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Korean Officials Angered By Google’s Decision To Bypass Law

Google’s decision to bypass a new South Korean law by shutting off comments and video uploads on its YouTube Korea site appears to have seriously irked the Korean government. Korean paper Hankyoreh reports that the Korean government is considering some sort of legal action against Google (NSDQ: GOOG). The paper also says that a lawmaker told a National Assembly committee last week that Google was “speaking as though Korea is (a) backwards internet nation that is intensifying its internet censorship.”

Google says it wrestled with how to comply with the law, which would have required it to collect the names and resident numbers of people who upload videos on YouTube Korea — and possibly hand that information over to the government. A Google spokeswoman told paidContent.org late last month that “Google respects local law/regulation but at the same time we continue trying to promote freedom of speech on the internet.”

Ultimately, the company decided to get around the new regulations by limiting the features on its Korean website. Google also explained the move in a Korean blog post and shared a translation: “We believe that it is important for free expression that people have the right to remain anonymous if they choose.”

It’s unclear what legal action South Korea’s government could take, although Hankyoreh quotes a Korea Communications Commission official as saying that the commission will be taking a close look for “illegal activities” at all of its South Korean services, not just YouTube.

A similar situation on the way in Germany? Germany is considering instituting a law even more stringent than the one Google is trying to sidestep in South Korea. NewTeeVee reports that conservative politicians there have proposed a law that would require not just commenters and video uploaders but also video viewers to register their name, address and federal ID card numbers on video sites in an effort to cut back on the number of violent videos online. Google’s decision to circumvent the Korean law could create an awkward precedent in Germany since Google would seemingly have to pull down the entire site in that country order to get around the law.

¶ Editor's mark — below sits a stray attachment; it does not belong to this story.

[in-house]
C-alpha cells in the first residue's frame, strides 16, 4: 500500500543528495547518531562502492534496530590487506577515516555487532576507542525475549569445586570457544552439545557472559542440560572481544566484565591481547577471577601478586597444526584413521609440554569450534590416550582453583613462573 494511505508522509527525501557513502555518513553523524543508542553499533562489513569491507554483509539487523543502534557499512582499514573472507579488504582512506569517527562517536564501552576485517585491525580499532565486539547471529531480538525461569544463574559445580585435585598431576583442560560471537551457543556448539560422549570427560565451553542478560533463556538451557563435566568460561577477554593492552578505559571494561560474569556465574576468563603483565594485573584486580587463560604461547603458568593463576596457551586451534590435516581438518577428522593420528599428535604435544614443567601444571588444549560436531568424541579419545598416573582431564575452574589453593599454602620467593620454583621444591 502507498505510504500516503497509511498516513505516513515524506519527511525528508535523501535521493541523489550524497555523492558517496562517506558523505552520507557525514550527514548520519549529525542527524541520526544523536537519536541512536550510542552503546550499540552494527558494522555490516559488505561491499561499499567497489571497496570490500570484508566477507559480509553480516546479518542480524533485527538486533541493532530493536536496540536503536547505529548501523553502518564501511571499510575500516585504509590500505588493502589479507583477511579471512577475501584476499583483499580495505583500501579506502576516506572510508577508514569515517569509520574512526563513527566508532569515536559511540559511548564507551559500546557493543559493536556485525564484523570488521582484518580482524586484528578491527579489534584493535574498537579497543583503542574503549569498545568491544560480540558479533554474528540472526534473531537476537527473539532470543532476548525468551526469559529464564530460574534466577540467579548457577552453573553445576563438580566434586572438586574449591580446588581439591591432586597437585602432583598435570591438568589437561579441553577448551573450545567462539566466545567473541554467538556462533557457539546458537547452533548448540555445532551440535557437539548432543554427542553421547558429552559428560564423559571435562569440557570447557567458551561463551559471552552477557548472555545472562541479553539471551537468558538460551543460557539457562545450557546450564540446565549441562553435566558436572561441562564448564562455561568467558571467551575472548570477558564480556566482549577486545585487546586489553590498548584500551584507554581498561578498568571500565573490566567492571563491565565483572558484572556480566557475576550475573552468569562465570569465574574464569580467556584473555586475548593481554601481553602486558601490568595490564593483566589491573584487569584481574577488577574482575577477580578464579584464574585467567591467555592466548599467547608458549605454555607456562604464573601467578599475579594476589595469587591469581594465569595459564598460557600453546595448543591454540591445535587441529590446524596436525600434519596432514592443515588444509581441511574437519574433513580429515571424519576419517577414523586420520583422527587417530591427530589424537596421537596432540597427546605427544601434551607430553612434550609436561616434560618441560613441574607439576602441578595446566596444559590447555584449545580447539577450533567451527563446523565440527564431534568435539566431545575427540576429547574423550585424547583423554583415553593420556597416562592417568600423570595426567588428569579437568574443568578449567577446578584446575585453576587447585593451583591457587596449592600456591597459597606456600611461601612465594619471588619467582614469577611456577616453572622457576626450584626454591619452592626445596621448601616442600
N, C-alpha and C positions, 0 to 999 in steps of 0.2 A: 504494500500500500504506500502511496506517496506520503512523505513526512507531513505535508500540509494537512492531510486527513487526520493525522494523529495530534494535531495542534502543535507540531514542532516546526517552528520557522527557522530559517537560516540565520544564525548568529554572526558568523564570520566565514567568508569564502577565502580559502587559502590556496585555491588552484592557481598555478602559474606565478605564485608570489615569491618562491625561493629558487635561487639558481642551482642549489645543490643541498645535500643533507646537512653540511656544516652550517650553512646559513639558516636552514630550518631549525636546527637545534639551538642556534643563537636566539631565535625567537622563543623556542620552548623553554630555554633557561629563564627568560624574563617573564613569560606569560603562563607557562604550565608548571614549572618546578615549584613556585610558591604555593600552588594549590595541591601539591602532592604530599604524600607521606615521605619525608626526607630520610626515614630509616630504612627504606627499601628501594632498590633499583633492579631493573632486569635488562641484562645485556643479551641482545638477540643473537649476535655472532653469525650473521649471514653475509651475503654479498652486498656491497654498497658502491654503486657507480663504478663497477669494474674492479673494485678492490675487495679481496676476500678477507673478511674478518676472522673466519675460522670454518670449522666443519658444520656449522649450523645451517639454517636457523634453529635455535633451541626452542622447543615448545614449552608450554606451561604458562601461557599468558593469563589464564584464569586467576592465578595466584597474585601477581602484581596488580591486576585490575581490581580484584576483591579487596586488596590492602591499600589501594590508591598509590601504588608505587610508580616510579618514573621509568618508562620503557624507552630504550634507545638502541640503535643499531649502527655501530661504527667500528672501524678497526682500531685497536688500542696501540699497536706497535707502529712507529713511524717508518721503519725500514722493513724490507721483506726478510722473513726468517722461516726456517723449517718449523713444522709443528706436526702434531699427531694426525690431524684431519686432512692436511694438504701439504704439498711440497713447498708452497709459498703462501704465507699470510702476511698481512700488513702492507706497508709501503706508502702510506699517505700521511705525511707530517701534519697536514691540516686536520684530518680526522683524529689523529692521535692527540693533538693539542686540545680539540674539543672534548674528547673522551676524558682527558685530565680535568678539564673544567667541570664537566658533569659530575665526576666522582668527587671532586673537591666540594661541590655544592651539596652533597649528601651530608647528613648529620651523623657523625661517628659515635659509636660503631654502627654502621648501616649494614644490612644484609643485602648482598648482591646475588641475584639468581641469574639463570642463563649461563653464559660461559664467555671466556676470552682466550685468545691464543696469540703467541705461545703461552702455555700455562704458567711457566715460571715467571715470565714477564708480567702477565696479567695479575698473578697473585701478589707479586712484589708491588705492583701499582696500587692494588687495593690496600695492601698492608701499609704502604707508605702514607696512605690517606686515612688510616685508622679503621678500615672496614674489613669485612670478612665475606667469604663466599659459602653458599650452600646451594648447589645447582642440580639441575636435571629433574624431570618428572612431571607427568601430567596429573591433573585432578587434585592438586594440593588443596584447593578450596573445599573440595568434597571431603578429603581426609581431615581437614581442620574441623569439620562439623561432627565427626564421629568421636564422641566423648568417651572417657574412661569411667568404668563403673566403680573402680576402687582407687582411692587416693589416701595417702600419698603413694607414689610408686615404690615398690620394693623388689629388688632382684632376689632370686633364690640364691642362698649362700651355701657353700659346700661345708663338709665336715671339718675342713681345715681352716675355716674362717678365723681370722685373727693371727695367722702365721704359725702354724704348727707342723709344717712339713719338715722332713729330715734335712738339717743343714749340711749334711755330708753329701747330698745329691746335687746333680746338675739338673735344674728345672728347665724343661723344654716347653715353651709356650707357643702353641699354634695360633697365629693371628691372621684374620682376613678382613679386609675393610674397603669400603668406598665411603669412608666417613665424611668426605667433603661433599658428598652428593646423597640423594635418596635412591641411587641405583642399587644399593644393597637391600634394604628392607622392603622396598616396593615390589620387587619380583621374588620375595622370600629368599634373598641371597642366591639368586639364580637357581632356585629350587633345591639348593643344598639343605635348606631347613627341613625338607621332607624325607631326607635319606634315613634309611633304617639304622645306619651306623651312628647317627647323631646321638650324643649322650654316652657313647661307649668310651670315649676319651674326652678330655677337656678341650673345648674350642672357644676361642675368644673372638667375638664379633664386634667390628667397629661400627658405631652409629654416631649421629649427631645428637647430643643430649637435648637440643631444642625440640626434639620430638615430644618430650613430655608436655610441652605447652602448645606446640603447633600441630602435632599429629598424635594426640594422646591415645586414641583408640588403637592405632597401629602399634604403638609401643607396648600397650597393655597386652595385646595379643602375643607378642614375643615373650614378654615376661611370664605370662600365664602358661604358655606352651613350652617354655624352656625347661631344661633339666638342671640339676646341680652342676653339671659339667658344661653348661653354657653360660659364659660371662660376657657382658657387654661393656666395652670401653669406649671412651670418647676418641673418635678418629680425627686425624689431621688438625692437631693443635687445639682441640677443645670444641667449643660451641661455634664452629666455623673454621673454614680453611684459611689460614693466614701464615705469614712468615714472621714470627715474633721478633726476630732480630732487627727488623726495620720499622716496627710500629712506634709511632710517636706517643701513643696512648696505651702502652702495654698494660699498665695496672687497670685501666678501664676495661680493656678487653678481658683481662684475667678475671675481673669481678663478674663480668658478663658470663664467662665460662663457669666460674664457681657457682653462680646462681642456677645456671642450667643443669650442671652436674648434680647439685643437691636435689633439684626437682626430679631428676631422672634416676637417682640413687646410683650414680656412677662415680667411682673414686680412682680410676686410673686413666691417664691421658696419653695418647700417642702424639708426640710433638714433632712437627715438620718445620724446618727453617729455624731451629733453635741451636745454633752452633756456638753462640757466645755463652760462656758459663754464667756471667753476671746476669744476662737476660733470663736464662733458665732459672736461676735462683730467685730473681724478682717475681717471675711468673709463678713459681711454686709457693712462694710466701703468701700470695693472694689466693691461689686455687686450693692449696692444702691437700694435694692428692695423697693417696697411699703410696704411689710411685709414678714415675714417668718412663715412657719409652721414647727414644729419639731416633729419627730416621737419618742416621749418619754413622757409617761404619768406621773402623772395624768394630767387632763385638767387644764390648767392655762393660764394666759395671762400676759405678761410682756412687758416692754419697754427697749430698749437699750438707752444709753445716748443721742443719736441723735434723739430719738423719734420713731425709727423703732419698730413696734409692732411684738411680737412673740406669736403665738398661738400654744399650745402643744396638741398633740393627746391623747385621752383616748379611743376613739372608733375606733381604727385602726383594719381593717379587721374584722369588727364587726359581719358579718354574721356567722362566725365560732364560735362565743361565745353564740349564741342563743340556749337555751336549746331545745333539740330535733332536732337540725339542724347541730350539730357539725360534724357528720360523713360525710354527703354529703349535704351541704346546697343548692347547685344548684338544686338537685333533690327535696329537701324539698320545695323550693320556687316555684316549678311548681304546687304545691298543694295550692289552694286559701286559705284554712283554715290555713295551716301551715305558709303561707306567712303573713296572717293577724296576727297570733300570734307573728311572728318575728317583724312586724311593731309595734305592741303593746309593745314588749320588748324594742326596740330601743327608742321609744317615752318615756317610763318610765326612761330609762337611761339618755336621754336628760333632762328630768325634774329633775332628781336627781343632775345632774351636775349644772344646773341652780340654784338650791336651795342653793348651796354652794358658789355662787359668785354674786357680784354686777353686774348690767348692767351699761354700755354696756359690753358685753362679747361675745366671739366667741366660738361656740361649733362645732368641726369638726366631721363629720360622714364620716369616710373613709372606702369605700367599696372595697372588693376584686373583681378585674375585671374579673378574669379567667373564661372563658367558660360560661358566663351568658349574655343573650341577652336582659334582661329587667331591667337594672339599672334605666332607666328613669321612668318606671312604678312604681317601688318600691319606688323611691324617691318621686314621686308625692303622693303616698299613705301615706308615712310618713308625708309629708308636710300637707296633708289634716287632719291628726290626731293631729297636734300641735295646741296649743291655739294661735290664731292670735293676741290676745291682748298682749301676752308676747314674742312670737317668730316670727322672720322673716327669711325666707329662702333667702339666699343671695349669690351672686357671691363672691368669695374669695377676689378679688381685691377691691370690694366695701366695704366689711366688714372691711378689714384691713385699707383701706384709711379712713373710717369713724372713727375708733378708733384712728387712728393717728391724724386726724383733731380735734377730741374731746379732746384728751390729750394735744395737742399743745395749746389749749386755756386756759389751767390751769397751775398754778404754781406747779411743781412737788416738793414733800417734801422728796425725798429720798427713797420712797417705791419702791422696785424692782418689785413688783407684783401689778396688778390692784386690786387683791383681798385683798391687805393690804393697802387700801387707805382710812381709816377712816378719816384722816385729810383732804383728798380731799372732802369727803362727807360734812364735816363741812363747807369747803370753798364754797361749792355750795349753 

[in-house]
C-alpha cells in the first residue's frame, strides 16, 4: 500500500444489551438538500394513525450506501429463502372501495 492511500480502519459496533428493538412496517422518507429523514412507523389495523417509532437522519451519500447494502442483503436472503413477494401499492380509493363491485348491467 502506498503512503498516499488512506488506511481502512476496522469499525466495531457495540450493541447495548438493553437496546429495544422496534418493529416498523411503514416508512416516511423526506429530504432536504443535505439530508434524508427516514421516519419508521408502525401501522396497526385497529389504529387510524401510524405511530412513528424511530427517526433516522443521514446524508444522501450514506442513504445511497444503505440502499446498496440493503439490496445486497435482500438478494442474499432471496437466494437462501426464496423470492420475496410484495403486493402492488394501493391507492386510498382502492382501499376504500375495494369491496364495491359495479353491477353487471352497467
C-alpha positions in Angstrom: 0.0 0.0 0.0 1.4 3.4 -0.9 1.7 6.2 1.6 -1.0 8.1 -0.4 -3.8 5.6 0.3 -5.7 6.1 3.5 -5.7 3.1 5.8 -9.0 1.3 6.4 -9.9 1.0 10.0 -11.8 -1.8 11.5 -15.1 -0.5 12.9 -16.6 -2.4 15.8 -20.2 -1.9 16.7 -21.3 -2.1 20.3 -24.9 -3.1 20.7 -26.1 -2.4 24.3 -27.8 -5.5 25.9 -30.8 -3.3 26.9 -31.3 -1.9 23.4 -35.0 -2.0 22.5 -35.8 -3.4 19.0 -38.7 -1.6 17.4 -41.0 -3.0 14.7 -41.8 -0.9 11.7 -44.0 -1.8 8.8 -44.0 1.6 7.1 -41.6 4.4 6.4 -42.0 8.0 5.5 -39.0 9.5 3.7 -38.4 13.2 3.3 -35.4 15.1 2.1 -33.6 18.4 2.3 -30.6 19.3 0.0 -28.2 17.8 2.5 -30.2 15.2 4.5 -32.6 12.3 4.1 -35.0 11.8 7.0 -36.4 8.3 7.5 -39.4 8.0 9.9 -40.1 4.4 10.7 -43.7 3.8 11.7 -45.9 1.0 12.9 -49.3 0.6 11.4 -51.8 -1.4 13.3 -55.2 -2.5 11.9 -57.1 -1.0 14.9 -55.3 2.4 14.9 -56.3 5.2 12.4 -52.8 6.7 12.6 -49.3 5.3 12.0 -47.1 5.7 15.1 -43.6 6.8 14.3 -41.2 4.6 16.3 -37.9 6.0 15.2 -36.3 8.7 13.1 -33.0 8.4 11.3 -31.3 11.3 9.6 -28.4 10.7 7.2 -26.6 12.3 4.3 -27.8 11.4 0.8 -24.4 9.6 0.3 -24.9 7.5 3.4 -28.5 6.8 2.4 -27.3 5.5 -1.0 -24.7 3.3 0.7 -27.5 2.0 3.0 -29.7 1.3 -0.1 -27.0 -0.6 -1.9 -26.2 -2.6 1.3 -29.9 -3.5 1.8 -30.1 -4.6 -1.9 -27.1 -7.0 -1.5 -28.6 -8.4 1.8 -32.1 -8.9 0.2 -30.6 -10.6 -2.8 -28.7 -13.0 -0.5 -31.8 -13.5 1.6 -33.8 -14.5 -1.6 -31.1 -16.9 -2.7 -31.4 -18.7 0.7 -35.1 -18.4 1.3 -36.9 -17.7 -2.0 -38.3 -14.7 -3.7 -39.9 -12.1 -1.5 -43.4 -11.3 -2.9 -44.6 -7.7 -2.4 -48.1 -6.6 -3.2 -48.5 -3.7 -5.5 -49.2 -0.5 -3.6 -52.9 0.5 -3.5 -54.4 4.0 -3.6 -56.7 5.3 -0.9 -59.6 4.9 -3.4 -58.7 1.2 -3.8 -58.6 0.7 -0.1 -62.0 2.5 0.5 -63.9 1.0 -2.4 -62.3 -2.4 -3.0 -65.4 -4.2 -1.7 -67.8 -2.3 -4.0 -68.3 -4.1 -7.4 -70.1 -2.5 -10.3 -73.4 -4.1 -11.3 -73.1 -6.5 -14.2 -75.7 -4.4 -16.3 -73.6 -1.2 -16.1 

5 Responses to “Korean Officials Angered By Google’s Decision To Bypass Law”

  1. Google is not breaking the law, they are choosing to abstain from cooperating with an unjust and corrupt law. They are taking a principled stand to avoid repeating what the founders have admitted on occasion may have been Google's biggest mistake to date: complicity with the Chinese government on censorship. Having spent a year living in Seoul I had consistent, obnoxious encounters with the Korean "identity wall": you can barely do anything on the internet without being forced to give out your citizen's ID card number. With a little bit of reflection, it's easy to see how monumental Google's decision is and what its implications are for a nation that styles itself broadly and vocally as "the most wired nation on earth." Google is, in effect saying to the SK government: "What you are doing is wrong and immoral. The right to anonymity is the lifeblood of freedom of speech. We don't mind if you castigate us. We are bigger than you." It's true. Google won't be harmed; it's "bigger" than South Korea. Accept it, change, or have your tyranny put on show for all. No other options are available.

  2. @jake

    You are missing the point completely, for all those people that gawk about google becoming "big brother" and laugh about the "don't be evil" policy. Here is proof that google is willing to break laws to protect the information of it's users. I have to say my respect for google is has risen a notch reading this article. This defiance of an obviously dangerous law can cause "serious harm" to Korea, people will let their rights slowly slip away blindly until suddenly it smacks them in the face, like "why can't I put things on youtube anymore?" I say go GOOG thay will make more money off the boost to consumer confidence in large markets than they will lose in Korea anyway.

  3. @ Hitsquad

    The only "serious harm" will be to Google because in the end the government can completely cut off its citizens access to any Google service. Just like China completely blocking YouTube.

    Google better learn to play ball or simply give up trying to have a presence in that region.

  4. In this article, you're saying "Germany is considering instituting a law even more stringent" and "that conservative politicians there have proposed". To make things clear: This is a political maneuvre or media stunt, started by conservative youth Group "Junge Union" ("read "youth for mccain" or "young republicans" in US speak) and will never be formed into law because of existing strong privacy laws. Just don't worry.